Ask Emma: Should I pursue my passion?

‘Struggling Writer’ considers a career in creative writing; Emma advises to start a blog, set deadlines

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LAUREN PETTIT

Writing with a deadline can help you learn to be comfortable with imperfect writing, Emma says.

EMMA LEDBETTER, Evergreen reporter

Dear Emma,

I love creative writing and I consider it my passion but am always really nervous to show people my work because I’m a perfectionist. I’m afraid my writing will seem silly or incomplete, no matter how much time I have spent on it. 

If I was a bit better, I might actually try to make a career out of it. As it is now, I feel like I need to do something practical because creative writing probably won’t work out. I just wish I could make up my mind about what I want to do. 

Any advice?

“Struggling Writer”


Dear Writer,

This does sound like a predicament. I’m glad you recognize your passion and aren’t trying to ignore it, but it can be difficult when you don’t feel good enough. 

My best piece of advice is to push yourself to confront your perfectionist tendencies — write something and get it published, even if it isn’t “perfect.”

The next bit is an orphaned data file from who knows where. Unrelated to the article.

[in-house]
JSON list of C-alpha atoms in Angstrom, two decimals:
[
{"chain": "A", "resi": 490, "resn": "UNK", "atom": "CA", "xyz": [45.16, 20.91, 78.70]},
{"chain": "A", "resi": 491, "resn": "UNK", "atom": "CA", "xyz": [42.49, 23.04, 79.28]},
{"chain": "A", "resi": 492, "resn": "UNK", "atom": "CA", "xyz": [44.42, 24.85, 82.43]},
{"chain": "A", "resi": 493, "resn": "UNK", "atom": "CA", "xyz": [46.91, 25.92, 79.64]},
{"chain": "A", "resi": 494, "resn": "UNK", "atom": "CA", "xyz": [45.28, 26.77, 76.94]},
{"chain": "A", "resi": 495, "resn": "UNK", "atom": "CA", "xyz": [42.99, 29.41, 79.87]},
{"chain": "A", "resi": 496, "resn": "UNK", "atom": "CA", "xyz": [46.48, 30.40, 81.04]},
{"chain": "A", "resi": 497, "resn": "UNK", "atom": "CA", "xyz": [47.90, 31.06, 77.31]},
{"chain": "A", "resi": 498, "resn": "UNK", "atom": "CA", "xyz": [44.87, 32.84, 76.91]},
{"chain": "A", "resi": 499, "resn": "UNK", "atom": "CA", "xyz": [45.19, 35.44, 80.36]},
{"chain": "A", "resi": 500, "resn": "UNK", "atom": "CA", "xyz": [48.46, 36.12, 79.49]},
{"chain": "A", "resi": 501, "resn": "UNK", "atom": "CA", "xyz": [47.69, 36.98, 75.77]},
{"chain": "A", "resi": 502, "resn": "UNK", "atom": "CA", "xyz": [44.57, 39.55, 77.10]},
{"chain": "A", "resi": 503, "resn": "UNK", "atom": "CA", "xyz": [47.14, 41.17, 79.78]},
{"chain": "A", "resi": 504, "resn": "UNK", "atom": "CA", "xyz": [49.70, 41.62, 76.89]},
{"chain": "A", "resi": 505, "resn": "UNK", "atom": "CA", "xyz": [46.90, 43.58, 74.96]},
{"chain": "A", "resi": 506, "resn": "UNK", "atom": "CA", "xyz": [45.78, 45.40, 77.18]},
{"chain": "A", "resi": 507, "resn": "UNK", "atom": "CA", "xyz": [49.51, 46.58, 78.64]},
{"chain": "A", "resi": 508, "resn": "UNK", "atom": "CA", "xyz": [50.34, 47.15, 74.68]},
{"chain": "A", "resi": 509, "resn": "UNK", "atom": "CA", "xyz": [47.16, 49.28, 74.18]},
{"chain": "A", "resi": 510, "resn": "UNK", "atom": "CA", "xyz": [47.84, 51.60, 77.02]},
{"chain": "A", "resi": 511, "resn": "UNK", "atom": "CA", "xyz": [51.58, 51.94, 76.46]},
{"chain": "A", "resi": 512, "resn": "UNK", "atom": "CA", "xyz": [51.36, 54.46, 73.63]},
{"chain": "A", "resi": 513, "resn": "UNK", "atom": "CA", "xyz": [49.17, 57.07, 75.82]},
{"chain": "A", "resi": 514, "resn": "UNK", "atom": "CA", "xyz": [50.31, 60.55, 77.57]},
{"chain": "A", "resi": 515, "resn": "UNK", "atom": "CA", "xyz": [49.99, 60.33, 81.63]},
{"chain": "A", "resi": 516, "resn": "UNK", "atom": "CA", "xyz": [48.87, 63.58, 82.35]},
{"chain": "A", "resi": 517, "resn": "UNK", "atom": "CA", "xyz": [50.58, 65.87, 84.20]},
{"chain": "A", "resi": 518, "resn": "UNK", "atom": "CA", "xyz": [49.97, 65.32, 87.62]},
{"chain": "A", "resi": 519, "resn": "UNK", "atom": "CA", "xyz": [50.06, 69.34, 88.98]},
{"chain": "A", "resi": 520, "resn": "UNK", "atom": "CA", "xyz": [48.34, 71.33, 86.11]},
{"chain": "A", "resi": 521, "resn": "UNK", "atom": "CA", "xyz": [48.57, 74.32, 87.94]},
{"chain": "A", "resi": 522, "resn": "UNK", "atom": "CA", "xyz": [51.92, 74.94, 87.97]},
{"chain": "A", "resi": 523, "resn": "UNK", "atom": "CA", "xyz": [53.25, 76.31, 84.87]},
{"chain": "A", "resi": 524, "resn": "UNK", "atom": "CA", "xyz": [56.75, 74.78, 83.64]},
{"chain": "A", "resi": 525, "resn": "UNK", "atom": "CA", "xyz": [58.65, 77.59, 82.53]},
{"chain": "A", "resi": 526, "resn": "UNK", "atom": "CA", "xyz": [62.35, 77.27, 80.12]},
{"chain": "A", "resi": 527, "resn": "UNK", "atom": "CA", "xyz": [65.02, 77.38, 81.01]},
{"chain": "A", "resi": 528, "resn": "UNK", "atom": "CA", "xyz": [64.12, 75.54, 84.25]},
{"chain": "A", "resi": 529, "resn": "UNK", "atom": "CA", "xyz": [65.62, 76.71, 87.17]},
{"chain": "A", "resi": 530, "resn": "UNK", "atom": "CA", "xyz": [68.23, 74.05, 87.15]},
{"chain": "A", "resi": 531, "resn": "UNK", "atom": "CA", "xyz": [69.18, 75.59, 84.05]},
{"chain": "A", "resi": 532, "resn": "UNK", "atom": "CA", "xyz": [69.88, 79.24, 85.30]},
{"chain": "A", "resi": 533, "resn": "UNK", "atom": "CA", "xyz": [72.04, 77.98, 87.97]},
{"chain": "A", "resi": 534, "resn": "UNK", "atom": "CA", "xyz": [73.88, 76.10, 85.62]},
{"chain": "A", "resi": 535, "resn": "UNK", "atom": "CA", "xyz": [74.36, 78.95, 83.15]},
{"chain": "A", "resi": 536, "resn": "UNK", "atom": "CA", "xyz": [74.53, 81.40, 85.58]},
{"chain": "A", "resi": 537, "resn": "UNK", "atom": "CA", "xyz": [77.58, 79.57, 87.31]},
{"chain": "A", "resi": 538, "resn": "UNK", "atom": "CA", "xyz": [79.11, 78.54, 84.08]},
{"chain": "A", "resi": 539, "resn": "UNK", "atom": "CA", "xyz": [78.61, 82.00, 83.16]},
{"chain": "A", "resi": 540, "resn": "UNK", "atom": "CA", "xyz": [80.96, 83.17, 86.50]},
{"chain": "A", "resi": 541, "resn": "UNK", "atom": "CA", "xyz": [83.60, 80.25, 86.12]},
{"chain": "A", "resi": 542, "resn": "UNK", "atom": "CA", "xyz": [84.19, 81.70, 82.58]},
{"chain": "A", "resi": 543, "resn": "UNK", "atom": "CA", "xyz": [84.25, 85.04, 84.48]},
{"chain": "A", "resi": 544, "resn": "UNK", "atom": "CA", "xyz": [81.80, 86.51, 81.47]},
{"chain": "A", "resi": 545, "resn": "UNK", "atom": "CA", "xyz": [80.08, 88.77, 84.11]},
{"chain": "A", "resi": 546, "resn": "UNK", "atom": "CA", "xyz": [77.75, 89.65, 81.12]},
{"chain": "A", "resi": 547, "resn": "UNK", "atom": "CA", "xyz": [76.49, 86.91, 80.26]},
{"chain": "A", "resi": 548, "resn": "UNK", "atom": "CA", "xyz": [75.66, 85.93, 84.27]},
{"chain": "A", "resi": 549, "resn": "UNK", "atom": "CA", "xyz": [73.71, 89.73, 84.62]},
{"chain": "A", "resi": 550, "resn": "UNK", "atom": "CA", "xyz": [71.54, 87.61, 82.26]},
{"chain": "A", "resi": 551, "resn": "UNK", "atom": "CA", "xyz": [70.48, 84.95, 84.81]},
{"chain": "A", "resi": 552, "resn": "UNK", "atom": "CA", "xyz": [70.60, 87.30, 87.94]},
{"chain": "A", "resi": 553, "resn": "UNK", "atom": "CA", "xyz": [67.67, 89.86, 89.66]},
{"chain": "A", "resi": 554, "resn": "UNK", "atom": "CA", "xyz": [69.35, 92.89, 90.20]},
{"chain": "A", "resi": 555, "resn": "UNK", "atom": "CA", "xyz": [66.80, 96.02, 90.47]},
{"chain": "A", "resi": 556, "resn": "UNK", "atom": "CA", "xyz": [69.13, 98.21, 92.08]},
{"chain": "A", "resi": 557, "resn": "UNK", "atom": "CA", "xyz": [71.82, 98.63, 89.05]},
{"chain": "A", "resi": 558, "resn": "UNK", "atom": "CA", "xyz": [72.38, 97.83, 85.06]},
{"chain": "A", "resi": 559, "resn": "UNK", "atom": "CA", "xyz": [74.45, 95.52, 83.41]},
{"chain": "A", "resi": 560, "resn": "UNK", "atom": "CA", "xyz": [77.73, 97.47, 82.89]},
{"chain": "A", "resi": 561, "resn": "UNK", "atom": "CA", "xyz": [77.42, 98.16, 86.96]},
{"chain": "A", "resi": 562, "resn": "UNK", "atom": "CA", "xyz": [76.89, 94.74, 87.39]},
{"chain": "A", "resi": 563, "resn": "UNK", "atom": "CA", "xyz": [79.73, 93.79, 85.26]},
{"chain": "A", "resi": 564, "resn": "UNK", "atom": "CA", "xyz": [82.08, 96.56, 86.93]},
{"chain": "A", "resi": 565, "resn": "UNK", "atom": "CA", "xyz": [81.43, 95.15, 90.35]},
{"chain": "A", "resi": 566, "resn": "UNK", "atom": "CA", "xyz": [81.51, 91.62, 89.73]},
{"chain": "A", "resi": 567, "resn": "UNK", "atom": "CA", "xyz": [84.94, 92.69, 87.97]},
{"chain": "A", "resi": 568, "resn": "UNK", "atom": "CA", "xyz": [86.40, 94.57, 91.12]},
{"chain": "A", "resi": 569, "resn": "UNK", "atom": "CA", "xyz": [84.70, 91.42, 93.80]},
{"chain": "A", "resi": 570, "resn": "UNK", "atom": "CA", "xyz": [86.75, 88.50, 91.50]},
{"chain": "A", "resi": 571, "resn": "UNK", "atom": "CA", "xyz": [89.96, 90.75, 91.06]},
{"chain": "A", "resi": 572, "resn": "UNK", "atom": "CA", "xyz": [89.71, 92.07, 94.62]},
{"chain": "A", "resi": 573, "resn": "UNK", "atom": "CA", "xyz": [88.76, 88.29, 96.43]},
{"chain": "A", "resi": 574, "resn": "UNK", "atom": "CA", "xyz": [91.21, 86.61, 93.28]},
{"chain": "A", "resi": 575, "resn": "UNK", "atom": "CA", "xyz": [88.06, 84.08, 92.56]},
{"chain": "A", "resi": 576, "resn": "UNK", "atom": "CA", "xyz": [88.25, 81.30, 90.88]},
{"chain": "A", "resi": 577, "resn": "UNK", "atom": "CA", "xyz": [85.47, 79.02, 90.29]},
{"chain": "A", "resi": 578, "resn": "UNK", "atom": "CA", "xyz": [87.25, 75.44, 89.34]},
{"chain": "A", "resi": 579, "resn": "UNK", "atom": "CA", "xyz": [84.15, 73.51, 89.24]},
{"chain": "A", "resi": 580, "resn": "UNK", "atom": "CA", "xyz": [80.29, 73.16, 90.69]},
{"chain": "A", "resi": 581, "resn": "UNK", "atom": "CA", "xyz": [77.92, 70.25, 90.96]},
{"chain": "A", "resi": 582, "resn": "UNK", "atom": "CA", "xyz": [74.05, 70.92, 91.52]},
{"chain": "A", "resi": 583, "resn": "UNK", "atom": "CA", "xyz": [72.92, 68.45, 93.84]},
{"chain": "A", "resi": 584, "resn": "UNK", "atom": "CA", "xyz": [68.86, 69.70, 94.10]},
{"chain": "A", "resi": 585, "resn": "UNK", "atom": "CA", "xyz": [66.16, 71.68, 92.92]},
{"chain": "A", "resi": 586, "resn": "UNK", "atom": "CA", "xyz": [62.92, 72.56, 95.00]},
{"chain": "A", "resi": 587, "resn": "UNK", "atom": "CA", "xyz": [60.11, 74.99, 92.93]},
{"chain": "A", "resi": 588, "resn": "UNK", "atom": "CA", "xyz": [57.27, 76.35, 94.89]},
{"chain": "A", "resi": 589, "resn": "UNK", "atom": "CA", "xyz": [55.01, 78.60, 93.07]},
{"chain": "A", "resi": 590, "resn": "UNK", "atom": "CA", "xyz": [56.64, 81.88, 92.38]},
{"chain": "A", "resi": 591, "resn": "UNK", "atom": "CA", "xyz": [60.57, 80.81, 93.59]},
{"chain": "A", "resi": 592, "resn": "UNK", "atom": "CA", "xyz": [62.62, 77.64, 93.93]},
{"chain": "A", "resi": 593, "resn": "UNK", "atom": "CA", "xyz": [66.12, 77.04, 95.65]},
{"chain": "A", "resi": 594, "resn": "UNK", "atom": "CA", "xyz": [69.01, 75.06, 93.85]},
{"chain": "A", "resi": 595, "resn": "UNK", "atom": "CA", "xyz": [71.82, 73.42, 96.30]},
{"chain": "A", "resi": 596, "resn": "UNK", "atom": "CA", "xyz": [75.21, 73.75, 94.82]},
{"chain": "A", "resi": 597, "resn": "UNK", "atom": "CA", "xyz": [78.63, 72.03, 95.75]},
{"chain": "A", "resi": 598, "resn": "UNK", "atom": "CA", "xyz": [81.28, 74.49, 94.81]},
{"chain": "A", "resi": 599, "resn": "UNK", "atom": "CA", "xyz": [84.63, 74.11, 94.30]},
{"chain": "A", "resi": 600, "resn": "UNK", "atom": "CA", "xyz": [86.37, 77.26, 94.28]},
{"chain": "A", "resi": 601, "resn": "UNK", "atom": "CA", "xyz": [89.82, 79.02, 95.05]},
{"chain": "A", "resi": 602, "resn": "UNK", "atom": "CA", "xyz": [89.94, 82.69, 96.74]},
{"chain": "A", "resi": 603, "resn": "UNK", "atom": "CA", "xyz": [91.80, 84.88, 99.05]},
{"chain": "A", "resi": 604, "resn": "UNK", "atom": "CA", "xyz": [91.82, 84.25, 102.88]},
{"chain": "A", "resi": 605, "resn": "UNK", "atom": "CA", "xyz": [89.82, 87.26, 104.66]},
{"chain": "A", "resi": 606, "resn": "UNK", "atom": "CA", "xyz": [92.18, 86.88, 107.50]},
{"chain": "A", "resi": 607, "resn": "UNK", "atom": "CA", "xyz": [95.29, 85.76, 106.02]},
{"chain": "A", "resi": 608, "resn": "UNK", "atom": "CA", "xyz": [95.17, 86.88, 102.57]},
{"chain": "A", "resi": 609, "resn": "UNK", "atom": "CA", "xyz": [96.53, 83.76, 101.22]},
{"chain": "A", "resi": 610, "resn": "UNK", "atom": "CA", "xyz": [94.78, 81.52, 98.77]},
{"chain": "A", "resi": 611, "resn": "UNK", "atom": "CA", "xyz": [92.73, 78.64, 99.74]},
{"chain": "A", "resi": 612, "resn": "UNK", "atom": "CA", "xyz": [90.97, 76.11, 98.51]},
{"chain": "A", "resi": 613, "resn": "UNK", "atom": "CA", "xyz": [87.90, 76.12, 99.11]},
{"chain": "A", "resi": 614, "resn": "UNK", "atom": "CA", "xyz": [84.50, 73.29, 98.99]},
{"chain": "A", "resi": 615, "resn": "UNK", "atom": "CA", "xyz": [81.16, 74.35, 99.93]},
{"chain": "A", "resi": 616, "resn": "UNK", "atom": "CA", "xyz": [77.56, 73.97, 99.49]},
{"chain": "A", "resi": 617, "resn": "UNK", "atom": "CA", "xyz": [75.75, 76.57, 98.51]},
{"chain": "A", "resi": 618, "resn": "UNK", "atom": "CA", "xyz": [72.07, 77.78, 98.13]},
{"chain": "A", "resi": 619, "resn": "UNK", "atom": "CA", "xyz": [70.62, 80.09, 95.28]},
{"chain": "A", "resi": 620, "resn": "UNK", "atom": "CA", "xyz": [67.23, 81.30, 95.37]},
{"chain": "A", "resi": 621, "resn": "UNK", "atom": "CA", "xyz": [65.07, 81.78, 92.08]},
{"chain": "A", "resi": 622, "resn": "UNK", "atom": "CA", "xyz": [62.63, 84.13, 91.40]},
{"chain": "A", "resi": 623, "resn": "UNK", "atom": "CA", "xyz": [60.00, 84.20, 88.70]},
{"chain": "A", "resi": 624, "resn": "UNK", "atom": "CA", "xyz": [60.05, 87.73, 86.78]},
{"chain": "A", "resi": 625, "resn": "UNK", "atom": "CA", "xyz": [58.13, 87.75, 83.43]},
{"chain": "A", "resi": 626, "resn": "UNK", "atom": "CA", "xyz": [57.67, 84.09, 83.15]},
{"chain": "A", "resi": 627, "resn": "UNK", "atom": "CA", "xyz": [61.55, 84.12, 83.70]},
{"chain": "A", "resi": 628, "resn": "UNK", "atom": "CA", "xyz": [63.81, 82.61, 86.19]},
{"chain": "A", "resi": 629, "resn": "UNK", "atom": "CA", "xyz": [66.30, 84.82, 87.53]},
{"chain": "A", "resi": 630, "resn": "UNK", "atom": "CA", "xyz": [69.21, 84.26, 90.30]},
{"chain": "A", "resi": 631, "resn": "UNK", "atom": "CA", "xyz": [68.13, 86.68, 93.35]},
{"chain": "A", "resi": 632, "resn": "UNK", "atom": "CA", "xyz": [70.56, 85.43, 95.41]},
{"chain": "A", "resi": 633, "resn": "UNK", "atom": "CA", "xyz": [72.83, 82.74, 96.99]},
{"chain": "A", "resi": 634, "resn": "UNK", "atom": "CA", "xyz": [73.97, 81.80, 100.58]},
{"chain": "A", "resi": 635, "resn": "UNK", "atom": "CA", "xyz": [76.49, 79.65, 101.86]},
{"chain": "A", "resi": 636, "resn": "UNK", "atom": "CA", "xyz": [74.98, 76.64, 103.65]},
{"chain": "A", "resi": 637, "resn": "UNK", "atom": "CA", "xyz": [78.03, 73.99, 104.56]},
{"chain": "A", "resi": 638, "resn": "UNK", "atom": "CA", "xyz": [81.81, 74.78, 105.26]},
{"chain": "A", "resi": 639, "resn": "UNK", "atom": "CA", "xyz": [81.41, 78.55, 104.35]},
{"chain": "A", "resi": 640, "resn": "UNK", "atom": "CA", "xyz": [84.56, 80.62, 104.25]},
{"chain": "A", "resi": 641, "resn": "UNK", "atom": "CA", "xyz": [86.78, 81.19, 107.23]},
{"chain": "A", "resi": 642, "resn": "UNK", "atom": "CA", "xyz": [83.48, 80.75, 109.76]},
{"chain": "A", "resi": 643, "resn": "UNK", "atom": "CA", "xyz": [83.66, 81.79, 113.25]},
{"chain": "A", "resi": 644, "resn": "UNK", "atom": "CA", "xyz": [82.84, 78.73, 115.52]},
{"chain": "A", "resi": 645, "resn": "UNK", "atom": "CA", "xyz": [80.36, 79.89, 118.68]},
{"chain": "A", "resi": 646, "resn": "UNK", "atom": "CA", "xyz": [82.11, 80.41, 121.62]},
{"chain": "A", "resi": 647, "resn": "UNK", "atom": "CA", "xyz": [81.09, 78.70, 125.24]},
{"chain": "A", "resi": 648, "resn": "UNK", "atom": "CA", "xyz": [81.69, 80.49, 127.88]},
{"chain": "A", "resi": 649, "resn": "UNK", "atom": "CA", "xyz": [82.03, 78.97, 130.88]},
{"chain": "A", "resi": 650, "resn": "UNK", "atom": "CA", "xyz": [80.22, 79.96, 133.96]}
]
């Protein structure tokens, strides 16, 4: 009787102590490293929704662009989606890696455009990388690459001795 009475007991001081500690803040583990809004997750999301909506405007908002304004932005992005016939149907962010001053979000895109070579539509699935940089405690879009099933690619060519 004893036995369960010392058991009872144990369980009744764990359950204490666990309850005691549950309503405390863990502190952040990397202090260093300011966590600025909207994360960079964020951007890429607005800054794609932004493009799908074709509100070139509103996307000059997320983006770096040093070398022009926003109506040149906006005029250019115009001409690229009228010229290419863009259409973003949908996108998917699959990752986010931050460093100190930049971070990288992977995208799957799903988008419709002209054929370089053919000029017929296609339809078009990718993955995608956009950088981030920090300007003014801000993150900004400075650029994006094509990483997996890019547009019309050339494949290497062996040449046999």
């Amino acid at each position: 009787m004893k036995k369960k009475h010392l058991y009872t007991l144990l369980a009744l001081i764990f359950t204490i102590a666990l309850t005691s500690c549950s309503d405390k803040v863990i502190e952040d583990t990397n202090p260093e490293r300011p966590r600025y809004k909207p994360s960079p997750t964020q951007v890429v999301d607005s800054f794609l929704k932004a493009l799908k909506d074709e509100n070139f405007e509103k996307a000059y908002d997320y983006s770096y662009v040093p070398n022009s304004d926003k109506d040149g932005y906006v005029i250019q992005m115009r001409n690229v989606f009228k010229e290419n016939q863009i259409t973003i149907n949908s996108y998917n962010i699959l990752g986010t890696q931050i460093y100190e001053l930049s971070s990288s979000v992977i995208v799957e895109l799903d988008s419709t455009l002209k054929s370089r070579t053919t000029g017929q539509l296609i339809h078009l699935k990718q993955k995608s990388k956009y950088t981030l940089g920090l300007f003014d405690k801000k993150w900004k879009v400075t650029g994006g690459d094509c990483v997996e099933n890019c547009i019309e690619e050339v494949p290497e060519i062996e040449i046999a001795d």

Start a creative writing blog. You don’t have to share it with anyone yet. Write something, put it on your blog and, most importantly, be okay with that. You don’t need to edit it. Leave it alone and work on something else. (That may require some self-discipline.)

After building your portfolio for a while, you can share it with some people you trust — that is, if you want. Ask for feedback, but realize you don’t have to make changes if you don’t want to. 

You can also force yourself to write on a deadline, which helped me break away from my own perfectionism. I’m not saying the only way to do that is working at a newspaper, but in my experience, it helps to know your story has to be ready by a certain time. 

Make a hard deadline, and you will learn to be okay with a story being “below” your standards. It gets published and you move on to the next one. End of story. (Writing joke.)

When it comes to a backup plan — yes, you should have one. But that would be the case with a “practical” job, too. 

Research what experience creative writers need, how much money they make, the biggest challenges and the best parts. Learn it all. Do the same for your backup plan, just so you know what you’re up against. 

I don’t think you should give up on your passion because it isn’t “practical.” However, I do think you need a realistic mindset and more experience before you dive headfirst. 

Keep working at it and don’t give up!

Take care,

Emma